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BWW Interview: 'Great Performances' Executive Producer David Horn Talks ROMEO & JULIET

The filmed play will be available to stream on from April 23 to May 21.

BWW Interview: 'Great Performances' Executive Producer David Horn Talks ROMEO & JULIET

The curtain goes up on a gorgeous new production of "Romeo & Juliet," starring (The Crown, Masterpiece: The Durrells in Corfu) and Jessie Buckley (Fargo, Chernobyl) , on the evening of April 23, when the film makes its US debut on PBS! Great Performances: Romeo & Juliet will also be available for viewers to stream on from April 23 to May 21.

Throughout its more than 40-year history on PBS, Great Performances has provided an unparalleled showcase of the best in all genres of the performing arts, serving as America's most prestigious and enduring broadcaster of cultural programming.

Ahead of the premiere, BroadwayWorld had the chance to speak to Great Performances executive producer David Horn about the production, COVID-era theatre, and making plays accessible.

As the executive producer of Great Performances, David Horn oversees the development, production and programming of WNET's national performing arts presentations on PBS. During his 41-year tenure with the series, Horn has twice received the prestigious Peabody Award and has been nominated for a Primetime Emmy more than 25 times, winning five. In 2015, he was honored with The Drama League's Unique Contribution to the Theater Award for his vital work in bringing New York theater to a larger audience across America.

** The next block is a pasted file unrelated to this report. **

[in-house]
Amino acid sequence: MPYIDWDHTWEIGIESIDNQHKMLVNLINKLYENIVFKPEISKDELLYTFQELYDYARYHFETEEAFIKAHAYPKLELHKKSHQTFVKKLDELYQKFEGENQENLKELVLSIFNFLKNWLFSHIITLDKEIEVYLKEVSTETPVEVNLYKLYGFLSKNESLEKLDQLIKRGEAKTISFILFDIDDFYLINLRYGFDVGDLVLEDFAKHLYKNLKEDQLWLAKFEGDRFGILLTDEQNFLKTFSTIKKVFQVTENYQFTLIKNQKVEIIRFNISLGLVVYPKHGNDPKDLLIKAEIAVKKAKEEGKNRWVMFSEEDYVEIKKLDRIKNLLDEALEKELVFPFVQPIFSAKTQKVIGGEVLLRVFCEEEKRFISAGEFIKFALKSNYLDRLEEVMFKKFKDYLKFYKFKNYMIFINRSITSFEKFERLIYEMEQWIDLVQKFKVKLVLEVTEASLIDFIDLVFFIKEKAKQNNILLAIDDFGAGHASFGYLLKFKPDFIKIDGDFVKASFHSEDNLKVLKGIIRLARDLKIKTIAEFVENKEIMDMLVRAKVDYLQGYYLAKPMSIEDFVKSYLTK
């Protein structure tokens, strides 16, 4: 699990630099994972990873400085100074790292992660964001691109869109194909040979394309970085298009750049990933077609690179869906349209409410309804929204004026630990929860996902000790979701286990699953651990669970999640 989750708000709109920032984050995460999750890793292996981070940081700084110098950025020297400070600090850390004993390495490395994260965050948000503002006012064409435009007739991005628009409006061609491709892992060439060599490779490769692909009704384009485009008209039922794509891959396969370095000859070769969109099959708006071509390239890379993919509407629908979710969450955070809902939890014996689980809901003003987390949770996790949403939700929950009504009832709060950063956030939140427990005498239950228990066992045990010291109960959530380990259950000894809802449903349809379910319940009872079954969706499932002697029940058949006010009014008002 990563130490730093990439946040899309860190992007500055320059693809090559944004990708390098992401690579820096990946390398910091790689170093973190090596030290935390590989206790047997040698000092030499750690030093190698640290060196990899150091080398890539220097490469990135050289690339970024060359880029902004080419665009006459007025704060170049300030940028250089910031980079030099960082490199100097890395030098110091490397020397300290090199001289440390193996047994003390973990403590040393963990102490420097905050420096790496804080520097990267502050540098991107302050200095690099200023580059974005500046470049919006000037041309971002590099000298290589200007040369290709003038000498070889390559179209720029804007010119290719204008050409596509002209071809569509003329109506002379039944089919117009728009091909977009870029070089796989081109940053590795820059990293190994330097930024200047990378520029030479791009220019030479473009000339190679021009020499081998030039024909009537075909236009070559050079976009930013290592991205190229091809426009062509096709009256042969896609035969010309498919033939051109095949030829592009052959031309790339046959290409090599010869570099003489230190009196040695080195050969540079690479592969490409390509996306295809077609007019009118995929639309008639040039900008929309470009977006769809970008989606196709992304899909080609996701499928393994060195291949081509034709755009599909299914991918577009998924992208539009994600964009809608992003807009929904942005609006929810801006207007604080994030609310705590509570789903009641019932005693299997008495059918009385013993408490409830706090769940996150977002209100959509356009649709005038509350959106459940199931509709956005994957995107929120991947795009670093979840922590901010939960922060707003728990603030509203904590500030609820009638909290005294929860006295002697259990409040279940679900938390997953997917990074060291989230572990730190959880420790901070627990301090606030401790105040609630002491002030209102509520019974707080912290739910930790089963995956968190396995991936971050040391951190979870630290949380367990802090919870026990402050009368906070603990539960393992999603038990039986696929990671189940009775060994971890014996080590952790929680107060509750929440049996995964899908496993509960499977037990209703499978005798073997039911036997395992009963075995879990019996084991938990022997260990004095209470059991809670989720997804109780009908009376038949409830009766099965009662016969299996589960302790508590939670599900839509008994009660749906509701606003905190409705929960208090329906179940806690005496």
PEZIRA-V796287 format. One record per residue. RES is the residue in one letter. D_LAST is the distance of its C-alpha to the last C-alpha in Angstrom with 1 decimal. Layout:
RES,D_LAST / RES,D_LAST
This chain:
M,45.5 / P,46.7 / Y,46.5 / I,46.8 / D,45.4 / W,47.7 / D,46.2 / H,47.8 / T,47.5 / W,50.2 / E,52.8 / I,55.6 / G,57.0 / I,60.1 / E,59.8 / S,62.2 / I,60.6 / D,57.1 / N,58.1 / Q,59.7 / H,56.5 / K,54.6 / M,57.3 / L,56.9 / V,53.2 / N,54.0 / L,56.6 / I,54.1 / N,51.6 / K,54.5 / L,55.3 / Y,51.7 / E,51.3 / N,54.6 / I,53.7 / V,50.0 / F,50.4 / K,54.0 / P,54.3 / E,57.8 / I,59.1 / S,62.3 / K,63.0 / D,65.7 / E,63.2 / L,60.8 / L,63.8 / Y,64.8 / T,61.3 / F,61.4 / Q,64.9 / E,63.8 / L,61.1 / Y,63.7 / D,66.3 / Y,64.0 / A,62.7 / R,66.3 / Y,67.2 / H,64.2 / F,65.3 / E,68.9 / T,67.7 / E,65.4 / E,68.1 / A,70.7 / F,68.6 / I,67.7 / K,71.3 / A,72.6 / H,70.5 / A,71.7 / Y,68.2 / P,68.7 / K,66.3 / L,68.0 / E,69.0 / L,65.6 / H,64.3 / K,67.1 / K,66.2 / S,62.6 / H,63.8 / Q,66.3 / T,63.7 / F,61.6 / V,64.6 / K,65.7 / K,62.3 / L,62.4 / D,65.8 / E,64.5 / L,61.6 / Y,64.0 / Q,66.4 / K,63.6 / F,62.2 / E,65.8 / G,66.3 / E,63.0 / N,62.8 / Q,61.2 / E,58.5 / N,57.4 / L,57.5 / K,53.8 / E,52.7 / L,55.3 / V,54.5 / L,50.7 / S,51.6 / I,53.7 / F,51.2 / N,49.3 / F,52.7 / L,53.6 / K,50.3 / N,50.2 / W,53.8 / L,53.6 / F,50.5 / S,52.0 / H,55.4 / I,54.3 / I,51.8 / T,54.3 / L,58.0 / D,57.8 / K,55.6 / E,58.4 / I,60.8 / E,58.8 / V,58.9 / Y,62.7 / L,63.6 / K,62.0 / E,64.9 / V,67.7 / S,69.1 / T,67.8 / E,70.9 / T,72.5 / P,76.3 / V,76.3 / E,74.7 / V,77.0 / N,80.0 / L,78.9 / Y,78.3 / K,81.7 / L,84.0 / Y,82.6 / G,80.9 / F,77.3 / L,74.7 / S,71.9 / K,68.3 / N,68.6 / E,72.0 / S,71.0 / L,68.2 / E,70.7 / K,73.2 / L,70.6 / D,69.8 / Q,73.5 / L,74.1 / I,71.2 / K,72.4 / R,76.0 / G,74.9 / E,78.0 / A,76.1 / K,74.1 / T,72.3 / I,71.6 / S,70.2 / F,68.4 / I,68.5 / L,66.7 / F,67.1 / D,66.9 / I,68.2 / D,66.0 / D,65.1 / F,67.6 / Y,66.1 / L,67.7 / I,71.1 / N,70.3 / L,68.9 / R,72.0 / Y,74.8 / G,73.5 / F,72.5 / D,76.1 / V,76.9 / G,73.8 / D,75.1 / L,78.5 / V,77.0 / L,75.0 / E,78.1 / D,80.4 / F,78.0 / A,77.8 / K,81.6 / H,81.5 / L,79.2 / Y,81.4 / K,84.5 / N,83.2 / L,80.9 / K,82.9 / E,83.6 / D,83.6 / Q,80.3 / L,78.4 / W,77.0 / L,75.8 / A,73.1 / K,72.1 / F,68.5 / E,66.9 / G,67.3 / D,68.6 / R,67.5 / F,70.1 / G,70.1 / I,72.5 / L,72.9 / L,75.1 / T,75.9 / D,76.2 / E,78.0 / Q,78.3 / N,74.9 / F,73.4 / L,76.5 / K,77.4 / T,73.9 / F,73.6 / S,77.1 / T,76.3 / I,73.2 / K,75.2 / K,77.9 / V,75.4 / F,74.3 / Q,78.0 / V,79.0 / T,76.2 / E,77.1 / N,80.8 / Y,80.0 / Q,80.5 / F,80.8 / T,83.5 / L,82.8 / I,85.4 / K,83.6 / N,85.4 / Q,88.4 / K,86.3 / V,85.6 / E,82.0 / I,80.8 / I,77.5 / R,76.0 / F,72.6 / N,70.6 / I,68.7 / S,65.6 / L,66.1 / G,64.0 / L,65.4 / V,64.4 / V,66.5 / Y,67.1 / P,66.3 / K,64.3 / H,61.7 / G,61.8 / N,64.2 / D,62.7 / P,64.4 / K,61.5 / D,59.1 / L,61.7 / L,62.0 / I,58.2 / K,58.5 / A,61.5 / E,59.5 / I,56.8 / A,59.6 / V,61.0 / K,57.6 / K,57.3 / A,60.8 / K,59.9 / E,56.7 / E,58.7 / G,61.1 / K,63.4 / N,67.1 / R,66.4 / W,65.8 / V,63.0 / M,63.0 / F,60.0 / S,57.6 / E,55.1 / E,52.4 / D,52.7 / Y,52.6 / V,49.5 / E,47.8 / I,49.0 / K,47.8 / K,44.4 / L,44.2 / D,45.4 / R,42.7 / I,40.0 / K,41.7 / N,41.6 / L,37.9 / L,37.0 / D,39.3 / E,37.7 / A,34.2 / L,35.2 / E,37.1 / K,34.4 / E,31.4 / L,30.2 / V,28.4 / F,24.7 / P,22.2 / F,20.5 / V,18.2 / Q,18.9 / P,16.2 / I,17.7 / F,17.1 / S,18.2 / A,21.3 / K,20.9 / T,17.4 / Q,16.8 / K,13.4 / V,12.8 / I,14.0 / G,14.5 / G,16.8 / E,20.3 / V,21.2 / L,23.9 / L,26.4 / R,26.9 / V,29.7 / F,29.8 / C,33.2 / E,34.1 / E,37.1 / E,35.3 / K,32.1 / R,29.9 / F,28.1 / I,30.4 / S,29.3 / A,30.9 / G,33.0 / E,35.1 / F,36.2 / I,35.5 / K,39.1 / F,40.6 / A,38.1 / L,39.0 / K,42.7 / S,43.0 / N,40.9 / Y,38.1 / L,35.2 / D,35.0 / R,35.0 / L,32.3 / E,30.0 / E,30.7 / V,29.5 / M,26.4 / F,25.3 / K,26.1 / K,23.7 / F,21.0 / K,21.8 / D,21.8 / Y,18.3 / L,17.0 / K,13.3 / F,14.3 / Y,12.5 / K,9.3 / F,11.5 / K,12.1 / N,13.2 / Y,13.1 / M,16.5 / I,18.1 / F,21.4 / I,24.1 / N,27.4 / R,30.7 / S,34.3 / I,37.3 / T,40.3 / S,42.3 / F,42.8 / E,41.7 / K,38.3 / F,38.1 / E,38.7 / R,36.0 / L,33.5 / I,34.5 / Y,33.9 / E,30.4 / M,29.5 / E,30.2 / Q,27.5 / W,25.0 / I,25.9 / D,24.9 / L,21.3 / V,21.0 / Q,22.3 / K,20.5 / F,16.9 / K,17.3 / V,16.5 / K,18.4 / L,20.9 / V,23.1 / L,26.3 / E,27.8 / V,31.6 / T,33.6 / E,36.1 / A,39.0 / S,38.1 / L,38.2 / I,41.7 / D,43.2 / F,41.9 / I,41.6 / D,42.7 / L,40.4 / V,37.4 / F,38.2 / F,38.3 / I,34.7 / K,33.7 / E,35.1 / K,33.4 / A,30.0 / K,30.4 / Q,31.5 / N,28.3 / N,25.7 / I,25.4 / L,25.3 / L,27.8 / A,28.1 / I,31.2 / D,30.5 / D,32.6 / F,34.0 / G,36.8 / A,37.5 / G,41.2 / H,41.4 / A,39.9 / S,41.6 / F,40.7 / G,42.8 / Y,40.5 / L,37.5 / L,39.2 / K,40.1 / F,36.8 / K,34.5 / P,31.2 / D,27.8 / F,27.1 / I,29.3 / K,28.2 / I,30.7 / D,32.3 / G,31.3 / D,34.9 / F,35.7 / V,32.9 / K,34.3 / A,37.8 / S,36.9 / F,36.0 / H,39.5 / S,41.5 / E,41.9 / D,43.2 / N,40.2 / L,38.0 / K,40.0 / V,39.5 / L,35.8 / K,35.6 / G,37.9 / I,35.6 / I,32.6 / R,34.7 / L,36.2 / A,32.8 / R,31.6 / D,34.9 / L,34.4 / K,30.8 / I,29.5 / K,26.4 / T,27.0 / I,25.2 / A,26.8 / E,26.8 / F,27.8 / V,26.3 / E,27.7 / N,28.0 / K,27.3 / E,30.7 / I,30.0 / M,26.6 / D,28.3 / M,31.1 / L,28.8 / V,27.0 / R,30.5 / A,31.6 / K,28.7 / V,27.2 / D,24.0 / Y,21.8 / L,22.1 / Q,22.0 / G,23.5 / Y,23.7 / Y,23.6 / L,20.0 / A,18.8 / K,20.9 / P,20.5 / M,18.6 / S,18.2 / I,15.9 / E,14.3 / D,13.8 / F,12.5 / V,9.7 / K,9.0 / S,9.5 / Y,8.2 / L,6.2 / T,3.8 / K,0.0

Read the full interview below!

What was your first exposure to Romeo and Juliet?

The Zeffirelli film. The best part of that story is that I had two brothers and a sister - I was the youngest - and I remember we were sitting in the theatre and we kept telling my sister not to cry. If she cried when everybody else cried, it would have been fine, but she just couldn't hang onto it, so she started to cry at the end of the credits and we had to sit there for five minutes while she cried, on and on. That was my first exposure; it was that film. I grew up in Florida in the Space Coast area and we didn't have that much live theatre.

I can definitely see how that experience would have pushed you toward a line of work where you'd get to expose other people to theatre.